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Yes, you are misunderstanding me. Notice I "interrogated" free-markets, which was denoting something quite different... with the absence of law and government.... a kind of anarchic state of nature that some find ideal. It is in this sort of environment where barter would be the rule.... and anything might serve as money. No doubt silver and gold would quickly establish themselves also.

 

Yet I do not think civilization will collapse and that we will we go back to bartering. Or that this would be desirable. It seems to me there is a mythology of sorts towards the "free market" today where it is thought to somehow solve all our problems [i'd suggest that real free markets, beyond barter, are only made possible by certain political and social developments.... laws, rights etc..., and do not exist in a "state of nature". There we would have barter.... or plunder].

 

I think money will remain institutional with a good chance a gold exchange standard will be re-institutionalized in order to resolve some of the difficulties we face. This was discussed a bit in last month's gold thread:

 

http://www.greenenergyinvestors.com/index....st&p=146953

 

At first there would likely be barter, but then something(s) common would emerge as money (the most liquid item(s)). Order would make its own way out of chaos, without (despite?) government decree. IMO, the Internet and mobile technology could be the game changer, along with traditional stores of wealth (gold and silver would be a good bet, IMO).

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Why not just ignore it, my precious little friend.

I can't speak for Bubb, but to me his point is clear. Gold is not a one way bet and goes up and down like everything else.

The bull market in gold is still very much on, but Jim Sinclair in my opinion is a shill. A bit like Jim Dines. You need to be careful with these guys. To me, that's the point of Bubb's posts: be vigilant.

 

This was my take on it...I was also warning people that a correction gold was imminent and the USD would strengthen...Here is the link to the post charts and all...27th November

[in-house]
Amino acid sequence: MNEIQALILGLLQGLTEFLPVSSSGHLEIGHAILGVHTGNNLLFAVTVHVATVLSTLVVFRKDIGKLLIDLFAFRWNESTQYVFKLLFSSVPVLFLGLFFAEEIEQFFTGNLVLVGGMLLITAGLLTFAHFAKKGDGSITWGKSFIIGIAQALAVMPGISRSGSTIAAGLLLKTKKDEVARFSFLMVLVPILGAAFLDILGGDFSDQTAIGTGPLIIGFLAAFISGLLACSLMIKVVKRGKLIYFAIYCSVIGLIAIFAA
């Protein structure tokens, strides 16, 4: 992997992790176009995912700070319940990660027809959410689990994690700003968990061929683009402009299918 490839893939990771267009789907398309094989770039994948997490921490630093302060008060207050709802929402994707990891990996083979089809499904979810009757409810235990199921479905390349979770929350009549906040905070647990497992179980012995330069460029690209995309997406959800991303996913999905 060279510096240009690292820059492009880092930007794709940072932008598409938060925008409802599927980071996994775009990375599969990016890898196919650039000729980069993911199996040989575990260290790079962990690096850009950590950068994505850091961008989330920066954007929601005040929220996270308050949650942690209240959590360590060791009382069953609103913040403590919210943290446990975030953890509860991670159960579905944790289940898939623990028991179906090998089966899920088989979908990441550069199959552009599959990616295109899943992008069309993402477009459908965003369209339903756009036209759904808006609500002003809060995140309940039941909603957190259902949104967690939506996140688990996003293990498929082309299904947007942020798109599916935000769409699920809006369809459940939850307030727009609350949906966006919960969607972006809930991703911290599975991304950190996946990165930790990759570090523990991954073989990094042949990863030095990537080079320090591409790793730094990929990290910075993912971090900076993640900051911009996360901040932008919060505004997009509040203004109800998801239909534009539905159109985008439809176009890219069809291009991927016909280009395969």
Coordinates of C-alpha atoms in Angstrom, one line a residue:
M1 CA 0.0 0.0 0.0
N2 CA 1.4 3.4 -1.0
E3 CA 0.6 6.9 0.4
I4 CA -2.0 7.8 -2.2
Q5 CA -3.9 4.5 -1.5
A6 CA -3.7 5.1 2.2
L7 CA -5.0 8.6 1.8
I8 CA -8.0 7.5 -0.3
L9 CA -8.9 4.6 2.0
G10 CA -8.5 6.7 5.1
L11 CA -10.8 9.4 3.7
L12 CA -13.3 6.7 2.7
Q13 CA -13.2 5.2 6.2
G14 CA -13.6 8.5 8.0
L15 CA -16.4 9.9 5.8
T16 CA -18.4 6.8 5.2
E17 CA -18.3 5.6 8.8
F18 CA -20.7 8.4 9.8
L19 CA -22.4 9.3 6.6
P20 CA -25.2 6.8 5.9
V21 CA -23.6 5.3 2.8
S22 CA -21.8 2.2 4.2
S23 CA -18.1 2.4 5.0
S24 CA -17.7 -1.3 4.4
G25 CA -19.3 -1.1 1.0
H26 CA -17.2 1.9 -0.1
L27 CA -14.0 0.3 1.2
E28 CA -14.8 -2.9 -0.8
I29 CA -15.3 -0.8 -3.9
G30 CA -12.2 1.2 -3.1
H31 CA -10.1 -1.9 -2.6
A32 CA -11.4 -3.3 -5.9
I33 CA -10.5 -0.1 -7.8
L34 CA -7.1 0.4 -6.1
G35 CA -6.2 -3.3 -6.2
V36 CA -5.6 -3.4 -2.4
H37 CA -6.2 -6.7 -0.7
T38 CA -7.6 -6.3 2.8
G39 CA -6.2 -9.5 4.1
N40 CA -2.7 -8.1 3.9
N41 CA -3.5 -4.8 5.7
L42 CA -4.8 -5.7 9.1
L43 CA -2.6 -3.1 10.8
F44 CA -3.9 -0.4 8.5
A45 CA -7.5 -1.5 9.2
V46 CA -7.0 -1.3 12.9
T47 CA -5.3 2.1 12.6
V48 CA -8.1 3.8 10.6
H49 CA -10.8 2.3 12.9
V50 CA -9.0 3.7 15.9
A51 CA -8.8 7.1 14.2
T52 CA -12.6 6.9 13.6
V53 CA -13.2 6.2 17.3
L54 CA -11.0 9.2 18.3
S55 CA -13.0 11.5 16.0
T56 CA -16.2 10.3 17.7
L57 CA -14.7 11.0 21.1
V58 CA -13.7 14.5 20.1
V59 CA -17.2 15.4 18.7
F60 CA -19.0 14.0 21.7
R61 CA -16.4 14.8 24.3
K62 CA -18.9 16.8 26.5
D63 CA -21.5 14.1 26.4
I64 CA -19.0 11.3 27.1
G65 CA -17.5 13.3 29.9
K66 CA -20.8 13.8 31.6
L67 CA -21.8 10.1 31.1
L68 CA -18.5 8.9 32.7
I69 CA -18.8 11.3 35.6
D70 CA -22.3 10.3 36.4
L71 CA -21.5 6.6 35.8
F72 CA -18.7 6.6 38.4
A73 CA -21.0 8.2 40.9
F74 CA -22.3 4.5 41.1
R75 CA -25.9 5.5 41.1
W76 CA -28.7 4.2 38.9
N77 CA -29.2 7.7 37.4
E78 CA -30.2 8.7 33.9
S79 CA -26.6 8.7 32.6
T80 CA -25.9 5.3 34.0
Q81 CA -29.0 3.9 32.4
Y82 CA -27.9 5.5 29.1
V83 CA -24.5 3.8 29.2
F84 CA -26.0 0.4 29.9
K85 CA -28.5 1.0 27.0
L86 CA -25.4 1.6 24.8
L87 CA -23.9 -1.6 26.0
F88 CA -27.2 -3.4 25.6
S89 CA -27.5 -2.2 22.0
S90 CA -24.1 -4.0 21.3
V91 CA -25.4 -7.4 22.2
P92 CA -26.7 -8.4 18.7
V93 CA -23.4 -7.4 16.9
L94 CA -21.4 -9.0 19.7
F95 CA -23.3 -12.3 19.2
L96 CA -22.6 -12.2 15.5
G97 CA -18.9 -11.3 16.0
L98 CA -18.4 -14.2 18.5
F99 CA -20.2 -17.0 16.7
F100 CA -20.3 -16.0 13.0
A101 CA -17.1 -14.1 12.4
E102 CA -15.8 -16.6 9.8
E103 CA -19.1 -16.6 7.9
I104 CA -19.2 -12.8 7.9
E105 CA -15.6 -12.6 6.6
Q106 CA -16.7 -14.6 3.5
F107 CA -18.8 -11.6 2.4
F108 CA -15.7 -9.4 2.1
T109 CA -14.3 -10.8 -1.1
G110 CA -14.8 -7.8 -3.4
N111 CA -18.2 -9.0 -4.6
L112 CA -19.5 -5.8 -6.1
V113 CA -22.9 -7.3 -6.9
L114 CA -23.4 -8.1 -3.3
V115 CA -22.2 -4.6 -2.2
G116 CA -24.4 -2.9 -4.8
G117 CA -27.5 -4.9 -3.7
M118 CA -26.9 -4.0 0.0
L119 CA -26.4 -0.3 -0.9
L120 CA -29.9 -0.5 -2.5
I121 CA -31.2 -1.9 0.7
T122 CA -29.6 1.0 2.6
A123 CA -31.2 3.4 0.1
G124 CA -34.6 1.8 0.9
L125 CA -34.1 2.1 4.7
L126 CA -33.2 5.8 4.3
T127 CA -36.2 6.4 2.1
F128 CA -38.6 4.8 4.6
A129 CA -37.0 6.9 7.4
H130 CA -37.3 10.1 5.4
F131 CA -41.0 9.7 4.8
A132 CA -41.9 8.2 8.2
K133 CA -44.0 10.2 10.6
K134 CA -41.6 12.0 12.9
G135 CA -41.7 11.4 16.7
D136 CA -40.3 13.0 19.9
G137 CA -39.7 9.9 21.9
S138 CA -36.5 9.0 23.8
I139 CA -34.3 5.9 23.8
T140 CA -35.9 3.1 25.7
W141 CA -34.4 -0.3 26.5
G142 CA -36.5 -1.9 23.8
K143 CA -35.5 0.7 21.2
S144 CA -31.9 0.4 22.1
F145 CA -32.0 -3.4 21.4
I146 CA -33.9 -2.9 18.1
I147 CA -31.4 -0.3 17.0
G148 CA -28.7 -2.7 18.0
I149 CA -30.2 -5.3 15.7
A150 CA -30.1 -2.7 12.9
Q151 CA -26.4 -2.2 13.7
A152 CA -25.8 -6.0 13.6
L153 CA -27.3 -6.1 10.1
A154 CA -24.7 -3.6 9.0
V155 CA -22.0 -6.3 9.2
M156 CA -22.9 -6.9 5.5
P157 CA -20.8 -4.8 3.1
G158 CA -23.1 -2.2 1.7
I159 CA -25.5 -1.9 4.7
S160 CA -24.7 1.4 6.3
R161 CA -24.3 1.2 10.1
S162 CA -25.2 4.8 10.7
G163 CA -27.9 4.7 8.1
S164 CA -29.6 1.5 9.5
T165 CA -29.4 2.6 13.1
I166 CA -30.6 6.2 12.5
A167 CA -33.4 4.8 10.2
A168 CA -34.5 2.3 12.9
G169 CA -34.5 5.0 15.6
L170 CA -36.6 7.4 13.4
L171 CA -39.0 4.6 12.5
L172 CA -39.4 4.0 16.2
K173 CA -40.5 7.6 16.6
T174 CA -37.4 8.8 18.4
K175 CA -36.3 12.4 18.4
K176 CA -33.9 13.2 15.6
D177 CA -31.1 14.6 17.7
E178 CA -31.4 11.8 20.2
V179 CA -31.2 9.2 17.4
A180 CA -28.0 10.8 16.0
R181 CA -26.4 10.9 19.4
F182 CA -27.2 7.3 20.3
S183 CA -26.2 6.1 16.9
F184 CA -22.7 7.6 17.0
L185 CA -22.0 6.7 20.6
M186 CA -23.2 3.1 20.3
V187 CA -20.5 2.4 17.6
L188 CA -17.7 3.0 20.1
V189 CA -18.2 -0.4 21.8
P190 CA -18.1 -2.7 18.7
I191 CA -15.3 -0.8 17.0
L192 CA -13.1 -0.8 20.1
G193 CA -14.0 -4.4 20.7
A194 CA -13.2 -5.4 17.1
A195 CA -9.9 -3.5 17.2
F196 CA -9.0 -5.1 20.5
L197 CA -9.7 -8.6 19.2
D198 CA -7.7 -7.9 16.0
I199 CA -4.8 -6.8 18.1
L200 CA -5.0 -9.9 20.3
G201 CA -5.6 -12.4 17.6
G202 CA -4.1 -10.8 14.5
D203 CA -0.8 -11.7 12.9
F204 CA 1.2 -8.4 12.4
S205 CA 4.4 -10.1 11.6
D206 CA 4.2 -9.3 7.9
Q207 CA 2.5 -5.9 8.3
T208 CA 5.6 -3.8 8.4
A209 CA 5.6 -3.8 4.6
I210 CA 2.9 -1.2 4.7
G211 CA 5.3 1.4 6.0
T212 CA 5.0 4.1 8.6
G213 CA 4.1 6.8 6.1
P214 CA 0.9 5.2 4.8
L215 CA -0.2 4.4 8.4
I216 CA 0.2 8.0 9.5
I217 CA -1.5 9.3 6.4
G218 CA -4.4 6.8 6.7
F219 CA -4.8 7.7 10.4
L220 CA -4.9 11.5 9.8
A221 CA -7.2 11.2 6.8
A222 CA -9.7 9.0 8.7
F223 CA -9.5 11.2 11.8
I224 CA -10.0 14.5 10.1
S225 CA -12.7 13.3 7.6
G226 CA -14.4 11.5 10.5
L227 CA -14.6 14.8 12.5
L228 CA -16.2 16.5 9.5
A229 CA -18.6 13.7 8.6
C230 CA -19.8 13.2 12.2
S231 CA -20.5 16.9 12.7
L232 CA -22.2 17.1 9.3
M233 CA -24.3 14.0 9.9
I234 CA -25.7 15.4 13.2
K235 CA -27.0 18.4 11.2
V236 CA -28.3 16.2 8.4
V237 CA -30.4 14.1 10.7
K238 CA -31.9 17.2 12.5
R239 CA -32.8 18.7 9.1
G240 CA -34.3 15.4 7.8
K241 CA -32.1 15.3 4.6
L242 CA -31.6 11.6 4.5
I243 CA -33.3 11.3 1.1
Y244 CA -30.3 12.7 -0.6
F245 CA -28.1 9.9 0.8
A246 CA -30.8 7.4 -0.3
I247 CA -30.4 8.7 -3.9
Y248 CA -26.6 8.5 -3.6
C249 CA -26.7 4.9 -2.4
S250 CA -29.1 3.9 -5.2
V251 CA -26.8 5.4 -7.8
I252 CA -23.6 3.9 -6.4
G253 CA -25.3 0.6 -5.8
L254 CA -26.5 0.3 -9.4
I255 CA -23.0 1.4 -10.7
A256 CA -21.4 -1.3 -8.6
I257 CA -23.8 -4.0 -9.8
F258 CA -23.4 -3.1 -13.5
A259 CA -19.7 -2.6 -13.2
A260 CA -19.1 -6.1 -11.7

Gold extreme overbought

 

My indicator had turned down before gold turned down as it is a study based on volume...as I have mentioned before volume comes first then price, not the other way around.

 

Here is a quote from that post...

 

".Anyway here is a chart with the longer term analysis of gold, I also have a shorter term indicator...It has been turning down the last couple of days even as gold as been moving up which in my interpretation means the rally will turn, and at worst gold could spike up again before a turn, and it is showing extreme signs of overbought conditions in gold..."

I had marked on the chart Turning Down?

 

Gold was at 1196 at time of post and I said as highlighed above that at worst gold could spike up again before a turn of course which it did to 1226USD...

 

It has seemed to me that the anytime the chance of a gold correction was mentioned or a USD rally, it was heresy...I own gold. But it doesnt mean I can hedge the volatility with going long USD or shorting silver as I have done, and covered with a 6.52% return with leverage in a couple of days...Also I have been short AUDUSD and GBPJPY...

 

 

Anyway here is the follow up...Shorter term buying waned....Distribution picked up in earnest from the 26/11/2009...With the accounts of the hedge fund boys selling I knew this was proper selling....In the space of a week aggregate shortterm volume has went from 90% buy to 40% buyers....hence the swift move down...

 

1260439621_7_UploadImage.png

 

 

Here is the longer term version...Still sky high (but flattening) although buyers have come down from 76% to 70%...This is not used so much as a timing tool...but it is a warning that gold could correct more than anyone thinks, or at least more than the gold bugs think (which was only 7% or some other silly number)I m not saying this will happen, but just dont be surprised if it does. In this chart of the sell volume starts to pick up this market could make its way down...failing that, if buy volume drops and sell volume stays constant it will still fall in the end...or both could rise together, in which case the 50% line will be important... In this case shorter indicators will be needed to draw conclusions...

 

1260440043_63_UploadImage.png